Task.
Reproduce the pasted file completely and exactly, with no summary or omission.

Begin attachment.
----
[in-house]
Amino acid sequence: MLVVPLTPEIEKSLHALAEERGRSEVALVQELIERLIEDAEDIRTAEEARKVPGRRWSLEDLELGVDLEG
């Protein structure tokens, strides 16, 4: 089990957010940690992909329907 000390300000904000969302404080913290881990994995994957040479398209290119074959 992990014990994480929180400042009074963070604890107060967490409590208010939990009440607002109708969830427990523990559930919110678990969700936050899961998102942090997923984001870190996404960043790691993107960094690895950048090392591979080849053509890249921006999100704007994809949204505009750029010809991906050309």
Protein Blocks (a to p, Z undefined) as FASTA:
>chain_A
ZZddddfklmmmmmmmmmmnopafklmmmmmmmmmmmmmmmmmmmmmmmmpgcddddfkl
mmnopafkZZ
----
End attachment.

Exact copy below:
[in-house]
Amino acid sequence: MLVVPLTPEIEKSLHALAEERGRSEVALVQELIERLIEDAEDIRTAEEARKVPGRRWSLEDLELGVDLEG
């Protein structure tokens, strides 16, 4: 089990957010940690992909329907 000390300000904000969302404080913290881990994995994957040479398209290119074959 992990014990994480929180400042009074963070604890107060967490409590208010939990009440607002109708969830427990523990559930919110678990969700936050899961998102942090997923984001870190996404960043790691993107960094690895950048090392591979080849053509890249921006999100704007994809949204505009750029010809991906050309």
Protein Blocks (a to p, Z undefined) as FASTA:
>chain_A
ZZddddfklmmmmmmmmmmnopafklmmmmmmmmmmmmmmmmmmmmmmmmpgcddddfkl
mmnopafkZZ